The installation is a 350 Mwe Unit. The total physical height of the furnaces is in excess of 116 ft from the top of the couton slopes to the elevation of the nose arch which typically marks the highest point in effective heat transfer, and the point where the convection pass (superheater, reheater etc) starts. The furnace is approximately 42 feet deep and 50 feet wide, hence the total furnace presents a total surface area of over 21,300 square feet for heat transfer.
Previous Cleaning System Design
The furnace was previously equipped with over 60 conventional wall blower cleaning sootblowers, each of which facilitates approximately 50 square feet of cleaning and 14 DP water lances, each of which facilitates approximately 360 square feet of cleaning. Hence a total area of 8,040 square feet, or about 38% of the available area, was effectively cleaned. As a rough rule, typical heat flux (quantity of energy transferred per unit time per unit area) in an effectively cleaned area is in excess of 45 kBTU/sq.ft./hr., whereas in an uncleaned area (due to the deposit inhibiting heat transfer) less than 20 kBTU/sq.ft./hr. Further, the cleaning effect of these conventional cleaning devices was weak or non-existent on many types of deposit. This would hence imply that the unit average heat flux is around 29.5 kBTU/sq.ft./hr. even assuming the conventional cleaning devices were effective and there was no overlap of cleaning areas. In addition to this, there were severe problems relating to overheating in the convection pass, and clogging of the ash removal systems.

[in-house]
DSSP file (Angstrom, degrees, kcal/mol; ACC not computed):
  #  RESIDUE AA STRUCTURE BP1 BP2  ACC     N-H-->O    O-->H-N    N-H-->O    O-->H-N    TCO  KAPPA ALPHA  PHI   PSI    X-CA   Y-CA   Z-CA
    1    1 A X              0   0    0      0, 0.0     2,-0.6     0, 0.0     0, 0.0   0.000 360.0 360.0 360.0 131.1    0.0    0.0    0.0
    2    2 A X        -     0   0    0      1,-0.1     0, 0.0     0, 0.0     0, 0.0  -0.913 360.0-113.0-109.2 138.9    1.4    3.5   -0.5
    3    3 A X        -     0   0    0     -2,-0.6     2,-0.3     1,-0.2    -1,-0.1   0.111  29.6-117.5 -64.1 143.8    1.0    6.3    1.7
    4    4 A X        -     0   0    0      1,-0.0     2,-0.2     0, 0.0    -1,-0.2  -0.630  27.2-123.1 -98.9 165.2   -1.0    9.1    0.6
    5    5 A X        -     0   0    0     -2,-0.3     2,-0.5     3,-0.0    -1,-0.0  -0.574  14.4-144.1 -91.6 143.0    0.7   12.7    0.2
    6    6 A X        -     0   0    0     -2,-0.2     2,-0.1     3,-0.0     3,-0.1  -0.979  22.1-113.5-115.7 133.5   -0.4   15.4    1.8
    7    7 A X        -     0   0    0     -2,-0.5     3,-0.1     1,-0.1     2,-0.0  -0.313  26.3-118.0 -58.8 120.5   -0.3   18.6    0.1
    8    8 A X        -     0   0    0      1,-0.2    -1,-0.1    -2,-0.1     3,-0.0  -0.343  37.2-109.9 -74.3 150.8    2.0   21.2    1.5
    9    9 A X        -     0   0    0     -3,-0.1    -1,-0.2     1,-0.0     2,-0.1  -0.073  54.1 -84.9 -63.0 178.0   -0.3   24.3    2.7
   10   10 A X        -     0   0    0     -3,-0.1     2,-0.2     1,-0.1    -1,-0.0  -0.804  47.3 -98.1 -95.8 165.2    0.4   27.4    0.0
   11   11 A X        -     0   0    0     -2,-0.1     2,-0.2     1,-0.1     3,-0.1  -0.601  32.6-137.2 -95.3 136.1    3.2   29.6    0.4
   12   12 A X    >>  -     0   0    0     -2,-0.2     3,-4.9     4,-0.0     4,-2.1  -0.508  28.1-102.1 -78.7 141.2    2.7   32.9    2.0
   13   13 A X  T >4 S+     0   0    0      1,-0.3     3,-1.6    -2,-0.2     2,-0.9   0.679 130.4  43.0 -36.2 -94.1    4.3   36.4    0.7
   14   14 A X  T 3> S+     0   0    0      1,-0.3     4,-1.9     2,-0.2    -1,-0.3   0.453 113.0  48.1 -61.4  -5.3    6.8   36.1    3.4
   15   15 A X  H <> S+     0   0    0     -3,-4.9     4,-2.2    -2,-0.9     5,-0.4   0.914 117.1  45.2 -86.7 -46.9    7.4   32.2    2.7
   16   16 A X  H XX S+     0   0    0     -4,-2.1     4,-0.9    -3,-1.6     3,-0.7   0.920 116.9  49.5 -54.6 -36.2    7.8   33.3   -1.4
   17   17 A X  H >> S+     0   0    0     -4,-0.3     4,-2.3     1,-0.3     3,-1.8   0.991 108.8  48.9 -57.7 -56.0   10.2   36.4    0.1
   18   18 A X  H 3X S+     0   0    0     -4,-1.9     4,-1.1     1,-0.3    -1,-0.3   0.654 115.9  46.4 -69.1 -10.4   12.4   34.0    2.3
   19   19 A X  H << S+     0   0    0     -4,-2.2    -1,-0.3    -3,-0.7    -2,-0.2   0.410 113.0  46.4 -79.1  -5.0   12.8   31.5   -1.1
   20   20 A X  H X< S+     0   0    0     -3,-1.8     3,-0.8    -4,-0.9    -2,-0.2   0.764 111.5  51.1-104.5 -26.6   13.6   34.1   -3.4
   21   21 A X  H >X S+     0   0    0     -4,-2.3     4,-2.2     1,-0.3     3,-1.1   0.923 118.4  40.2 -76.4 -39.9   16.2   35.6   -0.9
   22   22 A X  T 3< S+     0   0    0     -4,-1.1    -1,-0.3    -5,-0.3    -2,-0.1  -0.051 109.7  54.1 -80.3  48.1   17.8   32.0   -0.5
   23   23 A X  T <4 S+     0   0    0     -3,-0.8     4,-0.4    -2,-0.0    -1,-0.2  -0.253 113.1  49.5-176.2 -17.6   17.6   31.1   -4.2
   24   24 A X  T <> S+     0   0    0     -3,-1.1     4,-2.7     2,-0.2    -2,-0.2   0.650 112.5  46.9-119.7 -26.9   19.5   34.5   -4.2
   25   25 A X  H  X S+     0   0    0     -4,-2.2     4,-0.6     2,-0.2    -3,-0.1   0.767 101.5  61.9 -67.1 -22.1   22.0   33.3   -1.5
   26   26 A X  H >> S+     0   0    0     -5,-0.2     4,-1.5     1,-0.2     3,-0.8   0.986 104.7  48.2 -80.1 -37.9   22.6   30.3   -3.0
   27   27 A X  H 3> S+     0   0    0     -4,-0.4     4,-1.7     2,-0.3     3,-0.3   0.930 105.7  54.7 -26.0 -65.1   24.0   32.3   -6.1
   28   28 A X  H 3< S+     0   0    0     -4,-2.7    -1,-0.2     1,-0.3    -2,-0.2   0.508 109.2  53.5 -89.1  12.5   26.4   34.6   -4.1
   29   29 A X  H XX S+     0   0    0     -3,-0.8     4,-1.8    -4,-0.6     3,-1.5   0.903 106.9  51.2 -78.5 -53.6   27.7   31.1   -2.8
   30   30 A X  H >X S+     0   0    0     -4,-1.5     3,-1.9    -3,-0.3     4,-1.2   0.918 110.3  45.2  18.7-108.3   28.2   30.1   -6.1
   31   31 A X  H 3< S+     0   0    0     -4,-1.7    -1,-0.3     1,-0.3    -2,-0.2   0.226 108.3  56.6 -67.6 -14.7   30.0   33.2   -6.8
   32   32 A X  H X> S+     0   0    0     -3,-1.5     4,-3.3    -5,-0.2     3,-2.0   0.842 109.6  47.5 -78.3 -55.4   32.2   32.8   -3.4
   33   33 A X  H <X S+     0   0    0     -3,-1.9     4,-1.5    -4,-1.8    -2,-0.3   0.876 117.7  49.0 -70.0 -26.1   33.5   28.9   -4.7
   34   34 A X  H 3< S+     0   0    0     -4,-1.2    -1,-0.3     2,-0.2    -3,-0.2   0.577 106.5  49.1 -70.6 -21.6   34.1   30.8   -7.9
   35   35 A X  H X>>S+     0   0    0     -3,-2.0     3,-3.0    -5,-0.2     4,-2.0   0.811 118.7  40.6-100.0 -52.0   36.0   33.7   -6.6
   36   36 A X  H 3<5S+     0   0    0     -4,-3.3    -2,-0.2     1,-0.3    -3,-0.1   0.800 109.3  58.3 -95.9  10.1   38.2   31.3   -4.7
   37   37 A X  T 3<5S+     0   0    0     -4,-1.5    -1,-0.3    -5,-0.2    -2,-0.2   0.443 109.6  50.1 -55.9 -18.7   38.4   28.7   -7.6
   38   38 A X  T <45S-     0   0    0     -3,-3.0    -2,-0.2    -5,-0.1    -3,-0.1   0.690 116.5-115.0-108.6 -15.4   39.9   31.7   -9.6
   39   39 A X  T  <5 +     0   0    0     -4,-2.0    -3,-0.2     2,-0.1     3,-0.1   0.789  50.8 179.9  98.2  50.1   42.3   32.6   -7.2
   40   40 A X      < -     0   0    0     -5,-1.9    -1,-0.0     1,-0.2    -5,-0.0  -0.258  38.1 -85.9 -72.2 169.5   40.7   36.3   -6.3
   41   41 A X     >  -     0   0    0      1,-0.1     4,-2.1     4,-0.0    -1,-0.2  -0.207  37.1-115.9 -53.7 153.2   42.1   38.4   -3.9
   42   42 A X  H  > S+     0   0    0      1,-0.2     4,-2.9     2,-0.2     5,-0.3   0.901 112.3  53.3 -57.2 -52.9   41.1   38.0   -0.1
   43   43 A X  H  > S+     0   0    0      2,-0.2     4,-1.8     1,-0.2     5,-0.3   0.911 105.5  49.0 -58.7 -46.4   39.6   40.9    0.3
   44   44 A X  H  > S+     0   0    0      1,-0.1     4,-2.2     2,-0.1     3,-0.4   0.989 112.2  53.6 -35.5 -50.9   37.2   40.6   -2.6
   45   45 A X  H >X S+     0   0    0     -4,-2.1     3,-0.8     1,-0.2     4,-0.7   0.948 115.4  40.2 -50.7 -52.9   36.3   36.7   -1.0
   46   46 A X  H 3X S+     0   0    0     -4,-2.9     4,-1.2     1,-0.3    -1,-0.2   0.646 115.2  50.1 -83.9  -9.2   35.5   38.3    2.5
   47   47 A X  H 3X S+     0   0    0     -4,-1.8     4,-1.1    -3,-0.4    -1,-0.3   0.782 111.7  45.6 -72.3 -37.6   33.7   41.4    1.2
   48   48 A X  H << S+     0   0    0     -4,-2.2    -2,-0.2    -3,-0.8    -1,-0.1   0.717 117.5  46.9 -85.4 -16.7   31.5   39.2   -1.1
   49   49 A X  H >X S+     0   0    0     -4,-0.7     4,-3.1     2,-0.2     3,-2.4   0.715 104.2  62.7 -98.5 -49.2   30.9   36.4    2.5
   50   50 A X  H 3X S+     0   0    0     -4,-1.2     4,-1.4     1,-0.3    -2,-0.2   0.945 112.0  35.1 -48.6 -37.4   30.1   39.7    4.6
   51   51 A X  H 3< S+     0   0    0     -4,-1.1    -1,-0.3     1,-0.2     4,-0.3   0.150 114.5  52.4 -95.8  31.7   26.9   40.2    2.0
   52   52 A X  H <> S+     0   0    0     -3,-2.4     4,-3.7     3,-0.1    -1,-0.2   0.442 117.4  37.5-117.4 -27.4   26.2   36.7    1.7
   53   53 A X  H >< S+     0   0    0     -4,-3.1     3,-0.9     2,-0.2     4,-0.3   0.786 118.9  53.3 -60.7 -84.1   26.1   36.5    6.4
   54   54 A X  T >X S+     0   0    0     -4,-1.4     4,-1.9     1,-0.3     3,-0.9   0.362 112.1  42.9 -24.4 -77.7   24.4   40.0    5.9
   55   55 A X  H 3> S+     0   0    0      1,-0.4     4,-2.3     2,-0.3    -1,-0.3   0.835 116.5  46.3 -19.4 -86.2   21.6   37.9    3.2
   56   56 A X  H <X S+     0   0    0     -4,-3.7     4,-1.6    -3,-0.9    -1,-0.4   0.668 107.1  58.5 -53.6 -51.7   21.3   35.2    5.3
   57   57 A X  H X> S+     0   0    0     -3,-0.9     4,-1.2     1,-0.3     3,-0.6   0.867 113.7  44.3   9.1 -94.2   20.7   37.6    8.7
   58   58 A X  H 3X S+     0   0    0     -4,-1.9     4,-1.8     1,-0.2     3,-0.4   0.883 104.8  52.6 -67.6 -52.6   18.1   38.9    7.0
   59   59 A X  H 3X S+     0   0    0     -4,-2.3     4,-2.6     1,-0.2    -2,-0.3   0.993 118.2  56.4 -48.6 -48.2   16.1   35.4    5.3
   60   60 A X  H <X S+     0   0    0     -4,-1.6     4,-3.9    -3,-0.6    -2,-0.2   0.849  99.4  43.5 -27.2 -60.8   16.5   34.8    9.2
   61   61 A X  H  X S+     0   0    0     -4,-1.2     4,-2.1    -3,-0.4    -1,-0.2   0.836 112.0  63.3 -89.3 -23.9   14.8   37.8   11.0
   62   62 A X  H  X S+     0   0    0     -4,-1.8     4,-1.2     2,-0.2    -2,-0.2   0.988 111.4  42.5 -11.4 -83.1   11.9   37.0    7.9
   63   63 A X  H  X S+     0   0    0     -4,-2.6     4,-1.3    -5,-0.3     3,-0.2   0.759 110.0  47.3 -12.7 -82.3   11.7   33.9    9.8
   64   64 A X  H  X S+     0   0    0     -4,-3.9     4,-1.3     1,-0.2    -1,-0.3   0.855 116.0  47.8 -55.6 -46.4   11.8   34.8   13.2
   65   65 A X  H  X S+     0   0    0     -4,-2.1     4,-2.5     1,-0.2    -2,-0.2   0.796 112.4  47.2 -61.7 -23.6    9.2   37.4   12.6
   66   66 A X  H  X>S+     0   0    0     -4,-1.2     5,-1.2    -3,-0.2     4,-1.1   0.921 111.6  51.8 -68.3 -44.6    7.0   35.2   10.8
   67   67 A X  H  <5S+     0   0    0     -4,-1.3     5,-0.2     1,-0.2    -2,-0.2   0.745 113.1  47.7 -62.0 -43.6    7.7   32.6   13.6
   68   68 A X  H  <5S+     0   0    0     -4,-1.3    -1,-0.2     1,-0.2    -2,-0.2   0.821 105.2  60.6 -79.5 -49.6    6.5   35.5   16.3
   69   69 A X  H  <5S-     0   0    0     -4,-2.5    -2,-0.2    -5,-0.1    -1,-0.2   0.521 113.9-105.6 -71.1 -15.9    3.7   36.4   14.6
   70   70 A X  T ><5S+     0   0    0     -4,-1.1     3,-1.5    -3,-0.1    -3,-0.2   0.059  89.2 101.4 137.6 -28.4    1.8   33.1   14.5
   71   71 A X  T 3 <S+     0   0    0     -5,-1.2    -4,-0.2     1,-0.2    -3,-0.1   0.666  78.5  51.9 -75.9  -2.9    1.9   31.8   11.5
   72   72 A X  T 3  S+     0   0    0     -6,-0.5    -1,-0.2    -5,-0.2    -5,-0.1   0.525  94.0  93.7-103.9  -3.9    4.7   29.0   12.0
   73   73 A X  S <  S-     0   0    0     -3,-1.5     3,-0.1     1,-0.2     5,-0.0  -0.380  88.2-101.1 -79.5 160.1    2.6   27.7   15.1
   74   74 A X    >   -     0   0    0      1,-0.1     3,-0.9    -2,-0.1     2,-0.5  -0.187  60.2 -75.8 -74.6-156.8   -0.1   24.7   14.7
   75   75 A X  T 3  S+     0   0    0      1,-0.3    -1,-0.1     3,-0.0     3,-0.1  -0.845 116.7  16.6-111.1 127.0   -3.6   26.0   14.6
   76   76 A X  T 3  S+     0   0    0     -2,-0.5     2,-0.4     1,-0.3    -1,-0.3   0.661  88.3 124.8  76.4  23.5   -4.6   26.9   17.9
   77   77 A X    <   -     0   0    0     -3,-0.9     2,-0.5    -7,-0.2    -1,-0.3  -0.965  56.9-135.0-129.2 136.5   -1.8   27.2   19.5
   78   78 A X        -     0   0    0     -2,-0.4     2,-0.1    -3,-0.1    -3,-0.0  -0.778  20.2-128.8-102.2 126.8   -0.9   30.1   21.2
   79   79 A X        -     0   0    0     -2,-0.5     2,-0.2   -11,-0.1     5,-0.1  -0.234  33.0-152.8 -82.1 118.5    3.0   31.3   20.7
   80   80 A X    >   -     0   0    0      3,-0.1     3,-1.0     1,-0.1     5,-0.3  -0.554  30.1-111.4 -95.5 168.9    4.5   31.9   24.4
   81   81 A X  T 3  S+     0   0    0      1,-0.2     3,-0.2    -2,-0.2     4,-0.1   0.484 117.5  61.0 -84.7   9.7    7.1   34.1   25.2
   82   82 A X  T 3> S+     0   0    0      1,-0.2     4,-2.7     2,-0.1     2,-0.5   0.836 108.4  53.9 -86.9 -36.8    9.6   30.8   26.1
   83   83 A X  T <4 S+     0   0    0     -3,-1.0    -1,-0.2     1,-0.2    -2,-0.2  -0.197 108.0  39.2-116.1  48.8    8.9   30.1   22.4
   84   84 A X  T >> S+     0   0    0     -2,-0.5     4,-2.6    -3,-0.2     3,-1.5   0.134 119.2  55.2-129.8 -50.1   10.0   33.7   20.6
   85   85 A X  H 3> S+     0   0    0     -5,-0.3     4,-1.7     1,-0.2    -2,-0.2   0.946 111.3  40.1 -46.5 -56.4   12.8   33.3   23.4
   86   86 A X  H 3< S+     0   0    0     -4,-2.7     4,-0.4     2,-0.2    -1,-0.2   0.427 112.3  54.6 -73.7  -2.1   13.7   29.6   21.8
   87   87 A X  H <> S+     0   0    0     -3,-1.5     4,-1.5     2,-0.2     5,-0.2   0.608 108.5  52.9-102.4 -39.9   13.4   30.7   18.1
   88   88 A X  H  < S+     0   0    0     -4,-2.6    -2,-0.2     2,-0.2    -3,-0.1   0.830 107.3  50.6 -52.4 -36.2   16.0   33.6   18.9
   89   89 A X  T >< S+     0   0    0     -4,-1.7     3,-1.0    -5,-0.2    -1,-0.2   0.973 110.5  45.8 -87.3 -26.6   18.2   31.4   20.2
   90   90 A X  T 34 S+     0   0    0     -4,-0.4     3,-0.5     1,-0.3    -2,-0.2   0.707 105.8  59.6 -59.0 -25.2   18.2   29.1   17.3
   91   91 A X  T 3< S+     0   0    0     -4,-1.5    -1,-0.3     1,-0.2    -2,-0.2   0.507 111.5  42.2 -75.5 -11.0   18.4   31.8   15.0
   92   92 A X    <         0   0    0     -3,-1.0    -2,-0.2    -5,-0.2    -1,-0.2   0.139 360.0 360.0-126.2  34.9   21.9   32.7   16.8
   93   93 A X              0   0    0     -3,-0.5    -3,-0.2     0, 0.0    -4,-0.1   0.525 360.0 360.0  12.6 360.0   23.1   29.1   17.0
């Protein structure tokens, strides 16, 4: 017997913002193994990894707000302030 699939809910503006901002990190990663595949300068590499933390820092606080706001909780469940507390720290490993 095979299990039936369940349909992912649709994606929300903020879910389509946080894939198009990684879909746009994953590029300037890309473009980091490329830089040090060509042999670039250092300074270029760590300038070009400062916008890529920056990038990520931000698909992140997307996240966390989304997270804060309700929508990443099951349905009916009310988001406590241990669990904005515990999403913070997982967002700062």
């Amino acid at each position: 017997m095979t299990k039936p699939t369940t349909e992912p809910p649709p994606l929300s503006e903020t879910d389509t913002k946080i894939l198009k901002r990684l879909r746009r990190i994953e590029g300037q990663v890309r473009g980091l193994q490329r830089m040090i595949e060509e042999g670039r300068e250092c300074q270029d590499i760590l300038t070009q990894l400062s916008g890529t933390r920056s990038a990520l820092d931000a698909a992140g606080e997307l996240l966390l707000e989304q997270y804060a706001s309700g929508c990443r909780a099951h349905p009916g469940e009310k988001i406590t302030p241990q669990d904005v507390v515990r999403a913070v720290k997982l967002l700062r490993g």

Water Cannon Cleaning System Design
Following the installation of the complete Clyde Bergemann Model WLB90 water cannon system, using a total of 4 the utility was able to clean in excess of 90% of the available surface area. This new cleaning balance permits the following result: 90% of furnace at an average 45 kBTU/sq.ft./hr. and 10% at 25 kBTU/sq.ft./hr.. Hence the average boiler heat flux is now at 43 kBTU/sq.ft./hr. The actual recorded results with operation of previous cleaning devices and water cannons in parallel resulted in an average measured heat flux in excess of 50 kBTU/sq.ft/hr.
This improvement in the average heat flux translates directly into increase in boiler efficiency (heat rate) and/or unit load capacity. Doing the numbers, the furnace is absorbing over 43% more than previously, or 458,000 kBTU/hr, or 134,000 kW, or 134 MW. Only a portion of this is realized overall, due to the furnace being a component within the total boiler system. This particular site may realize gains in the range of 10-20 MW after all other system limitations are observed. Alternatively, this additional transfer can be used to produce the same MWh using proportionally less fuel (an increase in efficiency).